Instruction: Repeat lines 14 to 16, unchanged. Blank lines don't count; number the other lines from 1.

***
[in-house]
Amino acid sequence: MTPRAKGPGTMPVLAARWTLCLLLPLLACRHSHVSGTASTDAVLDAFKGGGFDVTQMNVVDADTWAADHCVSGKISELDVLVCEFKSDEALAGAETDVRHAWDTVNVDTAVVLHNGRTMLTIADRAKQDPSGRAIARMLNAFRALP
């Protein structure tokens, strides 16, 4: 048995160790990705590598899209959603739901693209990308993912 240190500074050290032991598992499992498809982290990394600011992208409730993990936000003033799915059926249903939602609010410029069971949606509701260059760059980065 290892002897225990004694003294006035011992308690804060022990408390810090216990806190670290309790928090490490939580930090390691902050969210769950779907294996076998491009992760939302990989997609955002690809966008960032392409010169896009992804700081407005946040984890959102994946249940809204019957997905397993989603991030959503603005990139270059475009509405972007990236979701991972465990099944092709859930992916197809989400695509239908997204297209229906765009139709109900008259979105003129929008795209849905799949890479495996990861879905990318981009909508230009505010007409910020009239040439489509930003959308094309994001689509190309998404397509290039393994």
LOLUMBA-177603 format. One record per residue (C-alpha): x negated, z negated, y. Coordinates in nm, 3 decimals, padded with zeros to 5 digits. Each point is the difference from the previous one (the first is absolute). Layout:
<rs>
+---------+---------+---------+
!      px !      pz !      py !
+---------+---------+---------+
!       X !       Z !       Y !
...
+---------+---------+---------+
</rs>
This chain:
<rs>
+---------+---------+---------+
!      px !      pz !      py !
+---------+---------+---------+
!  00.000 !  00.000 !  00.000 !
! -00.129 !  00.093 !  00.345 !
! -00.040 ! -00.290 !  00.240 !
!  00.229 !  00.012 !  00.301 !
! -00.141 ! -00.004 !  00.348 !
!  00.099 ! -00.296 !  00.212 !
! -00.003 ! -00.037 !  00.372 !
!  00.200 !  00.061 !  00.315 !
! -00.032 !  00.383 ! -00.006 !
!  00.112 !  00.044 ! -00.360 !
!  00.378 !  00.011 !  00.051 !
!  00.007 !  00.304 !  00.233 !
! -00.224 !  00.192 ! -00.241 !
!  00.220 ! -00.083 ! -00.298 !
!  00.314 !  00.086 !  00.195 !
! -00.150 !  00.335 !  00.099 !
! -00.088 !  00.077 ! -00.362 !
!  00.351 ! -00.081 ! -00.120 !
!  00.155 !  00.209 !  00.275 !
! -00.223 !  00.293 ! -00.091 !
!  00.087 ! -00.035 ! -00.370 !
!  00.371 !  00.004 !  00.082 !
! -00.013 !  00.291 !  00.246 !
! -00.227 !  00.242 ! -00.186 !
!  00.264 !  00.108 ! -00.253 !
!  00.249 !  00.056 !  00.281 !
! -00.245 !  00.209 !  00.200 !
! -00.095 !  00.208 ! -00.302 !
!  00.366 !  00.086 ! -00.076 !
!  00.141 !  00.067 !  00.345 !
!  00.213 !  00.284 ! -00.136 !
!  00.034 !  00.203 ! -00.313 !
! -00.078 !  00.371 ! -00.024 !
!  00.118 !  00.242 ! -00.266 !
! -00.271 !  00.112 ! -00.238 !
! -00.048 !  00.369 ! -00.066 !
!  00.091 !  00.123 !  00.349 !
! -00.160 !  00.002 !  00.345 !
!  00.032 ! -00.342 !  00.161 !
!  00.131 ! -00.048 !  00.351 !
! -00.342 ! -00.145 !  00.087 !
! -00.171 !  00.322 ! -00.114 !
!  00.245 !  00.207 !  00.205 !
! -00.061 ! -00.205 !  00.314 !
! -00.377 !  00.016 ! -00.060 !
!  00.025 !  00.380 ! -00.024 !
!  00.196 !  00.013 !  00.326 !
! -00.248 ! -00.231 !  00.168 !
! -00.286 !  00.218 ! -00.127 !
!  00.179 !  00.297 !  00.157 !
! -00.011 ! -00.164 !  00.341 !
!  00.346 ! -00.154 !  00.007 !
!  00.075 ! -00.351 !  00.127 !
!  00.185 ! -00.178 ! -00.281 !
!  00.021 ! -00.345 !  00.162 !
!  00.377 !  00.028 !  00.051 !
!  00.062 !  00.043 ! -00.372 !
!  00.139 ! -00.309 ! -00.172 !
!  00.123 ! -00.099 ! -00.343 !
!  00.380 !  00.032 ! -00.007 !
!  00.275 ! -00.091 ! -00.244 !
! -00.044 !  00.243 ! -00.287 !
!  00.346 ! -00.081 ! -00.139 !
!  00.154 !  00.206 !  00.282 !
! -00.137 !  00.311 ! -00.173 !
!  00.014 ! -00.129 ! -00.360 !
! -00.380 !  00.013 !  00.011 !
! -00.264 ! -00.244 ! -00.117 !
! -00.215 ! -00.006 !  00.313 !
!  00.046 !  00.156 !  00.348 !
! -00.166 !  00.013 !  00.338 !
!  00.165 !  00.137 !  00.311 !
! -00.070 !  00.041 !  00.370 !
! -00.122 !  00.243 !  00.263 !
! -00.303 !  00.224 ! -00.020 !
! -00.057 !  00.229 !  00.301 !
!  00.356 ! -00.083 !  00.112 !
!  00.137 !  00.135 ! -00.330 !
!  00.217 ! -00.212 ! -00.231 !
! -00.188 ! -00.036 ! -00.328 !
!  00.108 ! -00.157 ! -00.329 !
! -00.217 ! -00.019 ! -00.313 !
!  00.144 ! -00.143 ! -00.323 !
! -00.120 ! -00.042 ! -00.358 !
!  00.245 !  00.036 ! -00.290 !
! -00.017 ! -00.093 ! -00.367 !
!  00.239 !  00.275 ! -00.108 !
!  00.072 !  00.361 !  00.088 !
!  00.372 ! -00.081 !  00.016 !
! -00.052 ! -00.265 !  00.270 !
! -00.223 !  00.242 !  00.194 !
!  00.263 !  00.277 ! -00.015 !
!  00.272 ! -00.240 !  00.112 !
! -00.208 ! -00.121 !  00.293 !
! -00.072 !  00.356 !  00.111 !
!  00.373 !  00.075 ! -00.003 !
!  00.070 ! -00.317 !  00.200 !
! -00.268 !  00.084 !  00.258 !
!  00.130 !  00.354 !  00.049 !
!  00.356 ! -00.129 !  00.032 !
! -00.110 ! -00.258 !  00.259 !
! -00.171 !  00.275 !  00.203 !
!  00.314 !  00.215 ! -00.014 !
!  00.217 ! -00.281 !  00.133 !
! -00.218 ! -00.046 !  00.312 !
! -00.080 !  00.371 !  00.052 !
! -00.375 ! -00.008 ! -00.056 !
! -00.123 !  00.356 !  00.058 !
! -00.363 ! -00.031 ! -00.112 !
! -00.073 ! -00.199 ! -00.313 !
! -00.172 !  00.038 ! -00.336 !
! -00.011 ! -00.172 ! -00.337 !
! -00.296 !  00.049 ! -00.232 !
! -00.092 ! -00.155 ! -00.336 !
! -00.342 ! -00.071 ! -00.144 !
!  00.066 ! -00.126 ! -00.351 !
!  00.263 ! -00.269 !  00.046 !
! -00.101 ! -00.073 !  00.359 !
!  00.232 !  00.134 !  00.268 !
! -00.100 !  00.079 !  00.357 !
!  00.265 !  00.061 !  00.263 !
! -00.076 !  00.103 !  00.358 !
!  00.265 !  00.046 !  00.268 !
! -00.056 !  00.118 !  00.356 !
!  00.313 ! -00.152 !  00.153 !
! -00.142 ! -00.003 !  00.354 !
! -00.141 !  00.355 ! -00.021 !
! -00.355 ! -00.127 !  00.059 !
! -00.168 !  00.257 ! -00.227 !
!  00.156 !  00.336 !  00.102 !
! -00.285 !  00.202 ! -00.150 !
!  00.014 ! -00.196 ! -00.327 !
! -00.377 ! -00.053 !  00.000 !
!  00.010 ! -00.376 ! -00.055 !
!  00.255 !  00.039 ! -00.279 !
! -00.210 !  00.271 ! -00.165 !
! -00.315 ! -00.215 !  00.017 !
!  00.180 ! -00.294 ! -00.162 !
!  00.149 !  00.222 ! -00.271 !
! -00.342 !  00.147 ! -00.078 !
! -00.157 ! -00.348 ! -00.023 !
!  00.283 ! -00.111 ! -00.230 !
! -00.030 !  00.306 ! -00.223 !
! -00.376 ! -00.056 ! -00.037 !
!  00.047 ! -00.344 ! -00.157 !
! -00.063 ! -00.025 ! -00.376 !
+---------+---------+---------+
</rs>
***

<rs>
+---------+---------+---------+
!      px !      pz !      py !